This particular section of scripture is a favorite of Dr. White, and he brings it up constantly when talking about unbelievers, both individually and as a culture. For the Calvinist, this passage is a sort of manifesto on man in his rebellion against God. It describes perfectly the state of the person who rejects the god of the bible, the motivations for that rejection, and the natural result of such a rejection on man's soul. At least that is what Calvinists interpret the passage as describing, and for the sake of argument I will go ahead and assume that they are correct.
Generally speaking, when an apologist is engaging in dialogue with (or making a presentation to) unbelievers, these sorts of theological foundations are not brought out into the open. Even presuppositional apologists do not often lay it all on the table the way Dr. White does here. You may hear apologists make passing references to an unbeliever's supposed pre-commitment to the non-existence of God, or something along those lines, but rarely will they present their entire theological position with chapter and verse references like this. Granted, this video is not a debate, but Dr. White does reference "any atheists who may be watching," and there can be no doubt that he does not intend this video to be interpreted simply as an in-house discussion.
The interesting thing about the way Dr. White argues in this video is that he does not simply regurgitate Reformed presuppositions on the basis of the authority of scripture, as one would expect him to do. Instead, he actually points to people like Christopher Hitchens as living examples of man as the bible describes him. It's almost as if Dr. White is using those who seem to match the biblical description of man in his depraved state as evidence that such a description is correct. He even states that Christopher Hitchens is "described with almost eerie accuracy" in Romans 1 (13:32 in the video). If Dr. White wanted to make it clear that he was presenting Hitchens as a case in point, he could hardly have made it more obvious.
This puts people like myself in a strange position. If men like Hitchens are understood to be evidence of the truth of biblical doctrine, then it is entirely appropriate for an unbeliever like me to examine such evidence on its own grounds. These claims become fair game for analysis, as they have now left the realm of simply being "presuppositions of the Christian worldview" and can, at least in principle, be treated as potentially observable phenomenon. This is, quite frankly, an opportunity not to be missed.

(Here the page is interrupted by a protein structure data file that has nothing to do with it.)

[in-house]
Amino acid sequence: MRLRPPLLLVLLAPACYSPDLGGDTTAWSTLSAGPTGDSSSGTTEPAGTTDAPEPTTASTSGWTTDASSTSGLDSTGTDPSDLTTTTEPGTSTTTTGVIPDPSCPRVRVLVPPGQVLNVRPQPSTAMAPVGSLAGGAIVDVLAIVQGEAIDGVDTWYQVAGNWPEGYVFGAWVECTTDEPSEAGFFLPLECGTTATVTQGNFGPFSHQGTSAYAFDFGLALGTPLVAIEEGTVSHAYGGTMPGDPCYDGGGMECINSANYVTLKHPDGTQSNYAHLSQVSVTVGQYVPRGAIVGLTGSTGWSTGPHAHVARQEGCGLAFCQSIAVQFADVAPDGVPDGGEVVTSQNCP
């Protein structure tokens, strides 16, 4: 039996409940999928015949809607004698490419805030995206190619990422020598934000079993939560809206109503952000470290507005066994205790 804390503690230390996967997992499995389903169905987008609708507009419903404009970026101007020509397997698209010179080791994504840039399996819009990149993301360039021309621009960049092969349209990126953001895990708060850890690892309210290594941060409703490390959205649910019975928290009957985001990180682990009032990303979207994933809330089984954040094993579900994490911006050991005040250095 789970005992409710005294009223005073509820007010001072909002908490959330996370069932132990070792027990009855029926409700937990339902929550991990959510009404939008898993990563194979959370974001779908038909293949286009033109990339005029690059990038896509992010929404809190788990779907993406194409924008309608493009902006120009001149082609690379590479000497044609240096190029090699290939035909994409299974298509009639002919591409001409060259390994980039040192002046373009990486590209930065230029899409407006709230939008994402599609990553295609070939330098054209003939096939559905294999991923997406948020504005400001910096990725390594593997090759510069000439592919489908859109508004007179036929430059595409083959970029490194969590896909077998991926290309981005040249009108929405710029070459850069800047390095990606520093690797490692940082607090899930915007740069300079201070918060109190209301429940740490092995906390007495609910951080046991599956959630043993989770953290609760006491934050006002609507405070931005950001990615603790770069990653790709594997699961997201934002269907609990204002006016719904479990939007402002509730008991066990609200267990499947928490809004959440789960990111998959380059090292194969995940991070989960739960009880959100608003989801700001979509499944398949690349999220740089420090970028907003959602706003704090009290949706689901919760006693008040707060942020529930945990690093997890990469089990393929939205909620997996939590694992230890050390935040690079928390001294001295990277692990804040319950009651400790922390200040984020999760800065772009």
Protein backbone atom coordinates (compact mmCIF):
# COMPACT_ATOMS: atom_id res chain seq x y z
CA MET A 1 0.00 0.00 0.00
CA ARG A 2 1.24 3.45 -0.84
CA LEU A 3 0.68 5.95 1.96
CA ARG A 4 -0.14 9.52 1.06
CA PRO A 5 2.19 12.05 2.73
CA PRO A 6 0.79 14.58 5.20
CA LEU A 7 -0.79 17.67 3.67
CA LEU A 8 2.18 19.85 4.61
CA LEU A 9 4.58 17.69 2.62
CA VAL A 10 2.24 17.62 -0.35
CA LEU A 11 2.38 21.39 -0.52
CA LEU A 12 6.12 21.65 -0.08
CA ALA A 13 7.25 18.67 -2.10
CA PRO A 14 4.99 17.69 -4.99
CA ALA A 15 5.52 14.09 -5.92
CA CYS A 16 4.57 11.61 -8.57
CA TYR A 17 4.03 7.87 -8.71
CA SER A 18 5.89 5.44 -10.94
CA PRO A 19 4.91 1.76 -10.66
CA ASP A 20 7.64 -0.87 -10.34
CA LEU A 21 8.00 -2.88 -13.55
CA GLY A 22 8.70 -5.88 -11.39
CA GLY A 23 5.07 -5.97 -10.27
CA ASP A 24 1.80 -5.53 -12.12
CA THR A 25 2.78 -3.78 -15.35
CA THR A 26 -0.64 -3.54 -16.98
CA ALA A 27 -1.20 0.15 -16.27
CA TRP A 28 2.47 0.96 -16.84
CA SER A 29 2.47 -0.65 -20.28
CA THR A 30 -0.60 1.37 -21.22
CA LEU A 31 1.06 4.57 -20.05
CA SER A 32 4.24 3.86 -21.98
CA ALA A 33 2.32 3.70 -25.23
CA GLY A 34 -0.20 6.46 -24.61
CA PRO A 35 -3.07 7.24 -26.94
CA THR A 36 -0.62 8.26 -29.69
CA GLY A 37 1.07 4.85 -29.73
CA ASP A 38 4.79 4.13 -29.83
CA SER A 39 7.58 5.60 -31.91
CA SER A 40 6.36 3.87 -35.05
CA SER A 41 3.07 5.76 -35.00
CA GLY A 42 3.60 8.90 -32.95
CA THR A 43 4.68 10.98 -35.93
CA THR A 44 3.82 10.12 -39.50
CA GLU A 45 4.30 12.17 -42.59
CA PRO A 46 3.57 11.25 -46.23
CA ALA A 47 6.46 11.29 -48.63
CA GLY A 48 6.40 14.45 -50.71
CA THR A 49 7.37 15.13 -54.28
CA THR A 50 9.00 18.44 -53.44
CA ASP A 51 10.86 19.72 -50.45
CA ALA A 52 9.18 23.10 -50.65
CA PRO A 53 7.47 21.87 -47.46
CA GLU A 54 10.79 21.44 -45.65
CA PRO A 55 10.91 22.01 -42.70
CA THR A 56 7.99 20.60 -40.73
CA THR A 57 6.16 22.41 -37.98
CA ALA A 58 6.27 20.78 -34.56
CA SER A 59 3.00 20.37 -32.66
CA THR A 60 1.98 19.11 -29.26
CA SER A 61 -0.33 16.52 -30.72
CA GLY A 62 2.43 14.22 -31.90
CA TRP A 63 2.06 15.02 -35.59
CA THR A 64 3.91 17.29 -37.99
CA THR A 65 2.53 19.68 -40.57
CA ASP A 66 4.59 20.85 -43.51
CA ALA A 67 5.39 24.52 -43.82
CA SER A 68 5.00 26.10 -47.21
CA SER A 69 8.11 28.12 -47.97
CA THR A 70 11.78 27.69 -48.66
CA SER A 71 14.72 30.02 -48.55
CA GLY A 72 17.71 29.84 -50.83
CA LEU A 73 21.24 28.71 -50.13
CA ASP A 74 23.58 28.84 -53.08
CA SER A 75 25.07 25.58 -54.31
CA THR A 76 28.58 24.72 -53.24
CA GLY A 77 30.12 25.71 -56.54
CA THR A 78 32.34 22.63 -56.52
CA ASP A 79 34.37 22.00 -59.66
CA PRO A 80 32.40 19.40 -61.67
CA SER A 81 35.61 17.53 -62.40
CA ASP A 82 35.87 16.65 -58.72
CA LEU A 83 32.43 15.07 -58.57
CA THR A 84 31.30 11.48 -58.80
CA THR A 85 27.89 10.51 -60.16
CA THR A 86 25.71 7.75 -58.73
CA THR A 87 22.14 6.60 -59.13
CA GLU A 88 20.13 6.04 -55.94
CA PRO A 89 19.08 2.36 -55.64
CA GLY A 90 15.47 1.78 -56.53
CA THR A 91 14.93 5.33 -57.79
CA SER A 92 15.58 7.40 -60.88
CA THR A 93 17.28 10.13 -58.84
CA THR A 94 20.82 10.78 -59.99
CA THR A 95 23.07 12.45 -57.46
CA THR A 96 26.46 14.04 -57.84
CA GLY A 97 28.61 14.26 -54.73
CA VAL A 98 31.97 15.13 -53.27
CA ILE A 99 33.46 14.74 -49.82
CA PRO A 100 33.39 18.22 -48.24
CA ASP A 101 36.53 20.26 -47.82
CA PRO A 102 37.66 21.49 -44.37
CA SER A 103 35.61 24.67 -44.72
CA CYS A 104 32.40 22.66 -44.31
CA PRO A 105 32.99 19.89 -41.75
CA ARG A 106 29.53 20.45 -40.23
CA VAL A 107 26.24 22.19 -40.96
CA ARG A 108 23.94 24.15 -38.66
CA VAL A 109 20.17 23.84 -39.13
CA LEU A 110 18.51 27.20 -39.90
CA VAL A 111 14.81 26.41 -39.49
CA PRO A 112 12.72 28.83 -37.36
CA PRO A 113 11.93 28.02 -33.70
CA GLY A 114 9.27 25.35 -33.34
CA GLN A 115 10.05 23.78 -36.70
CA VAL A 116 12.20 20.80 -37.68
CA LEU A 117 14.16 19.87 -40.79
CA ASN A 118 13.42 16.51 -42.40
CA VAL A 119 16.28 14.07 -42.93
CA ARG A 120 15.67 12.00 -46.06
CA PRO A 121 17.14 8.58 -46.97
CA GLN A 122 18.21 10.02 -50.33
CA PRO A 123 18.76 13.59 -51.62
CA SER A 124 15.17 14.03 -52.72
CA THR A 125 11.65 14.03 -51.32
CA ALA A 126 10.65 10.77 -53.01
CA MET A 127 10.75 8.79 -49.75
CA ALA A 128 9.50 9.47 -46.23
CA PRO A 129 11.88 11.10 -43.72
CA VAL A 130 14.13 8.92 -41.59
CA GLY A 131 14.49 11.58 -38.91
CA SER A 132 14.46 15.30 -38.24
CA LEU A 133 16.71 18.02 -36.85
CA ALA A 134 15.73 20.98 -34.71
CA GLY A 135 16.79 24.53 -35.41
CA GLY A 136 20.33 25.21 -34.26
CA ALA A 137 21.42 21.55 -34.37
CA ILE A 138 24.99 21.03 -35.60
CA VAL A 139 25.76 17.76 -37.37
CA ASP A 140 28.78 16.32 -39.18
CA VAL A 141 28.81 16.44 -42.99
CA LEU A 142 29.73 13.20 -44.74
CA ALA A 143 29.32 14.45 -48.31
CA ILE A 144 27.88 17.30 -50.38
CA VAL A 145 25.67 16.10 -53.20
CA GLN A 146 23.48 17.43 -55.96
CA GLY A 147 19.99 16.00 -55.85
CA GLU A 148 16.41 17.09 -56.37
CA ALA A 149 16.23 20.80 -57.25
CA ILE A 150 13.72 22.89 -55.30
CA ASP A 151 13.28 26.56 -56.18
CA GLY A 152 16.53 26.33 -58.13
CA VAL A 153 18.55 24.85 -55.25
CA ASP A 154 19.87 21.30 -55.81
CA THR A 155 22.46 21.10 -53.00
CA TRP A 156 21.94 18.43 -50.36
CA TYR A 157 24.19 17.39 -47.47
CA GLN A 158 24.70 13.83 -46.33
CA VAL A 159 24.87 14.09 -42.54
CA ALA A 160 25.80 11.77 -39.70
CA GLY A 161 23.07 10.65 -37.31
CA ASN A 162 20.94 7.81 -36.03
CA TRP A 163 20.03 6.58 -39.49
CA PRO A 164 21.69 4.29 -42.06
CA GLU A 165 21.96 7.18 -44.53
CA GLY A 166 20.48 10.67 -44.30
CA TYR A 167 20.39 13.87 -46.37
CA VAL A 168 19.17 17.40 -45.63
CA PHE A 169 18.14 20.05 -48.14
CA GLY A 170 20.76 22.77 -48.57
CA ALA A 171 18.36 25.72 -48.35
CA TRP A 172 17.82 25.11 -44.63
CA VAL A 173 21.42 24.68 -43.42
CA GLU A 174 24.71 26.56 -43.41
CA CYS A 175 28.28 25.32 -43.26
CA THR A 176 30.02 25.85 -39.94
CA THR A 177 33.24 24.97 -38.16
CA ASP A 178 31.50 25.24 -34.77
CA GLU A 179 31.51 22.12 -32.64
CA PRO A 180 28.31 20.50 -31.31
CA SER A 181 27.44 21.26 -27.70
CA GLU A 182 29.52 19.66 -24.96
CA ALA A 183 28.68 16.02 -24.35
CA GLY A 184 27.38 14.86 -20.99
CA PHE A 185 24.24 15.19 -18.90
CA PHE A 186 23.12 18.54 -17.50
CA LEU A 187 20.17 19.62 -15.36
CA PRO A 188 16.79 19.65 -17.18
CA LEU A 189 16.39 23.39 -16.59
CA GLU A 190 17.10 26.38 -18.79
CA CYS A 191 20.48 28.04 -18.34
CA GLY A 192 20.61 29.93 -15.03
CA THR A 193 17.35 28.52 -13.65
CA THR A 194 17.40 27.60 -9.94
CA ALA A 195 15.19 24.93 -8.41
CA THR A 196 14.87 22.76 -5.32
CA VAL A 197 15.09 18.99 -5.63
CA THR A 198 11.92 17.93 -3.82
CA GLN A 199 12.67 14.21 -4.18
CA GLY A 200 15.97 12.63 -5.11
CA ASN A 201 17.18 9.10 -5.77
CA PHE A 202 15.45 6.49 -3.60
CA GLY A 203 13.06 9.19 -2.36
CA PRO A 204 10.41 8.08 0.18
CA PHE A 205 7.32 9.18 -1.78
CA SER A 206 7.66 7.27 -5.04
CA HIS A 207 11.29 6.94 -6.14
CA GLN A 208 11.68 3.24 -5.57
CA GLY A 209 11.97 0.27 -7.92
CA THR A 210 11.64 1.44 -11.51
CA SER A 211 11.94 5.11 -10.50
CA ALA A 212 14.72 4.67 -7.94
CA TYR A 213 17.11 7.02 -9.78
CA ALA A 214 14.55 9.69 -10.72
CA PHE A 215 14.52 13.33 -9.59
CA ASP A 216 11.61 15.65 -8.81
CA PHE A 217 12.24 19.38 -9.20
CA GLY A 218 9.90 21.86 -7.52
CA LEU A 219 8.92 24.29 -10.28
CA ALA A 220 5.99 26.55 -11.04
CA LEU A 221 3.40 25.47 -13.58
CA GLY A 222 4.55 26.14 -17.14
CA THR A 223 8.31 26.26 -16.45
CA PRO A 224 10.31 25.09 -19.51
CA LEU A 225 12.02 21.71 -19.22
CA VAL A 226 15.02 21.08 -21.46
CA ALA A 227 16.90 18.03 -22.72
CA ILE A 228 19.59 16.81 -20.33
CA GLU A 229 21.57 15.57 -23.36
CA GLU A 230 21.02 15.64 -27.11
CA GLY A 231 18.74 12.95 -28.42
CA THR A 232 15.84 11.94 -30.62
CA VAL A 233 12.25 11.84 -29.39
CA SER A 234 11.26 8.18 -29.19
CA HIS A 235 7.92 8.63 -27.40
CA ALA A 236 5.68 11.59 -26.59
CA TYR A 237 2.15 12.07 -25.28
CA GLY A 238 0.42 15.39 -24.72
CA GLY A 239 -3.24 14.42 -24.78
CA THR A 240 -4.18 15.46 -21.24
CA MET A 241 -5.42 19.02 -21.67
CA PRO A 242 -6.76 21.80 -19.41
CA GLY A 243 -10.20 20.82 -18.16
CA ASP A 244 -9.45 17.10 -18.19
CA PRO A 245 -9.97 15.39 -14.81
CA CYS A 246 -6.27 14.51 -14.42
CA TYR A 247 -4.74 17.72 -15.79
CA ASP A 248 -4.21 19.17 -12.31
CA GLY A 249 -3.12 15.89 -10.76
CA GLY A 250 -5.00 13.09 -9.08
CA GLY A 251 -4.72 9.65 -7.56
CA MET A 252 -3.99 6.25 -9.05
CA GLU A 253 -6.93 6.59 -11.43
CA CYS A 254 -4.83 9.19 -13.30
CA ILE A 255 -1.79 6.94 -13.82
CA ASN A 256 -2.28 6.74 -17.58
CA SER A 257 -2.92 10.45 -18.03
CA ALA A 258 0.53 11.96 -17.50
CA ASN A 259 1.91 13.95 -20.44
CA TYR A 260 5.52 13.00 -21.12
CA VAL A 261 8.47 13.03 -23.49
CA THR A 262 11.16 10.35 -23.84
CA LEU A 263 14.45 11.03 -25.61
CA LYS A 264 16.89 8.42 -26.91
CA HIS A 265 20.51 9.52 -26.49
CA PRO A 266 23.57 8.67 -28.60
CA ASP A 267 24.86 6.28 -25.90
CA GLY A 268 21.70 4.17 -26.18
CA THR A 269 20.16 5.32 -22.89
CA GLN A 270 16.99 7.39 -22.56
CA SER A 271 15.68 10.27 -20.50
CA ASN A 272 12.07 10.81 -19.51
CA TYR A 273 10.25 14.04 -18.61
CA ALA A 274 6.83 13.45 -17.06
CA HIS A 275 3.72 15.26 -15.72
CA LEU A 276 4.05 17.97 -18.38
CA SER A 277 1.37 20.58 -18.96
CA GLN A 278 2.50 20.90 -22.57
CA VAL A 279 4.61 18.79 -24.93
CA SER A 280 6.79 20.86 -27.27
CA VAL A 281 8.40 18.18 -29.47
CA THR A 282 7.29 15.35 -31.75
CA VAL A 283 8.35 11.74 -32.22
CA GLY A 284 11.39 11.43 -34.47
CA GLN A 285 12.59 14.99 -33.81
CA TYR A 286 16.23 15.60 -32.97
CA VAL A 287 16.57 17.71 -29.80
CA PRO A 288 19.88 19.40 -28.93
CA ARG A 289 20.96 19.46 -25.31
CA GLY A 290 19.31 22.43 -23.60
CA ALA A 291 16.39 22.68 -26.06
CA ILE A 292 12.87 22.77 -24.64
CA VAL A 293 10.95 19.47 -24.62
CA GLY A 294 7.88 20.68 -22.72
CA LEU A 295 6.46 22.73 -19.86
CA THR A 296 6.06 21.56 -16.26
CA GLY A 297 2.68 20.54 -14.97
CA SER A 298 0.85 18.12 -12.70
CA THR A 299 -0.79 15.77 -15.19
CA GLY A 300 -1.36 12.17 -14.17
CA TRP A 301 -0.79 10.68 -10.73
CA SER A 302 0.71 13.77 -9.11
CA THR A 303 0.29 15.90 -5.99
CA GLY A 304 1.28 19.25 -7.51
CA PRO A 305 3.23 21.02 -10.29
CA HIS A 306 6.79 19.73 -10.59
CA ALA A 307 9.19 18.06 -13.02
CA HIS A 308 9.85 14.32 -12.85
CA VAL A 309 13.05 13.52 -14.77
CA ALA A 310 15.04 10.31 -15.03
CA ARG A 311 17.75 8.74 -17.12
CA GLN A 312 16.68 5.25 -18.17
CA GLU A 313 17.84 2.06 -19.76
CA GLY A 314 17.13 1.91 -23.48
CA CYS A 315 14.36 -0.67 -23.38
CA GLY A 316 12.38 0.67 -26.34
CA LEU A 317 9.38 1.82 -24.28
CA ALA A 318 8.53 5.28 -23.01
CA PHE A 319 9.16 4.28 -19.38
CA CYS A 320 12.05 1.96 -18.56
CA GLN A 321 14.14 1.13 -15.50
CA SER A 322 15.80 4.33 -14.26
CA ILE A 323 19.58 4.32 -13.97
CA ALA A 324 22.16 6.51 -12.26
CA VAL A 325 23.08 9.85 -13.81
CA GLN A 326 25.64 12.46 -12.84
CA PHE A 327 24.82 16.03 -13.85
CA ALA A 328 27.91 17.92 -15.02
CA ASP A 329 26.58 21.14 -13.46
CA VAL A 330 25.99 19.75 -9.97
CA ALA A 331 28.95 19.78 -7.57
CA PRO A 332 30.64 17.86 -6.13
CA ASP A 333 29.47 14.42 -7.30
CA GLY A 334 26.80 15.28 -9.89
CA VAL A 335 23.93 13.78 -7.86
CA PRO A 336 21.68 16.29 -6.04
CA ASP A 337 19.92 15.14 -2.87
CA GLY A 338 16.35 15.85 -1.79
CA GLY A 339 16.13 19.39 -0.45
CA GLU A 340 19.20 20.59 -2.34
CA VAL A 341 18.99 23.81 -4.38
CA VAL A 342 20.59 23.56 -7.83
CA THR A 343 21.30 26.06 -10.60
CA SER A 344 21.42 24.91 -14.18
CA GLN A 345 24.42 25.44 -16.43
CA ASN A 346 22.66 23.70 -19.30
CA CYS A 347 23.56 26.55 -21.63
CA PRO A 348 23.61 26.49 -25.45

What I want to do is go through some of the claims made by Dr. White regarding man as he is understood from the Reformed perspective. I intend to deal specifically with the following ideas at some length, as they are the ones that Dr. White seems to believe are evident, either in human behavior or in the world around us, and therefore, in my opinion at least, qualify as potentially observable data:
1. Man knows that God exists. God has revealed himself to man both in the natural world and in man's own heart, so that man has no excuse either for wickedness or for professed ignorance of the existence of God. Moreover, man knows more than just the fact that the world has been created by "something." Rather, the very character of God, his "eternal power and divine nature," is known to man. It is a knowledge that goes beyond the metaphysical realm ("there is a creator") and into the moral realm ("there is a creator, and he is good and requires my worship and obedience"). (Romans 1:18-20. NIV).
2. Man suppresses the truth about God. This he does through the aforementioned wickedness and professed ignorance of God's existence. Man wants to keep sinning, to continue in rebellion against God's righteous decrees. He wants to be his own god. Therefore, no amount of evidence can "convince" the unbeliever that the the God of the bible exists, because deep down he already knows that it is true. Man has to work very hard to keep this knowledge suppressed so that he may enjoy his sin in as guilt-free a way as possible.
3. Upon hearing God's word declared, the unbeliever will become at best flustered and incoherent in his objections, and at worst incredibly angry. Because he has to work so hard to suppress the truth of God, he simply cannot stand it when someone proclaims said truth. He does not want to hear it, and will say anything and everything in an attempt to counter it. This is the reason why so many atheists use "bad"' arguments against the truth of God's word. They are grasping at straws, wanting nothing more than to distance themselves from the truth, even if it costs them their integrity.
I think this is a pretty good summary of Dr. White's position. I'm sure there are things that need to be tweaked, but I hope it is clear that I have at least tried to be fair and comprehensive. My hope is that this summary can apply to Reformed theology in general, rather than only applying to the theology of Dr. White, but my main focus is getting his version right. I realize that there are as many theological positions as there are individual Christians, but I hope that this summary is broad enough to apply at least somewhat to the majority of Calvinists.
Common Grace: The Ace up the Sleeve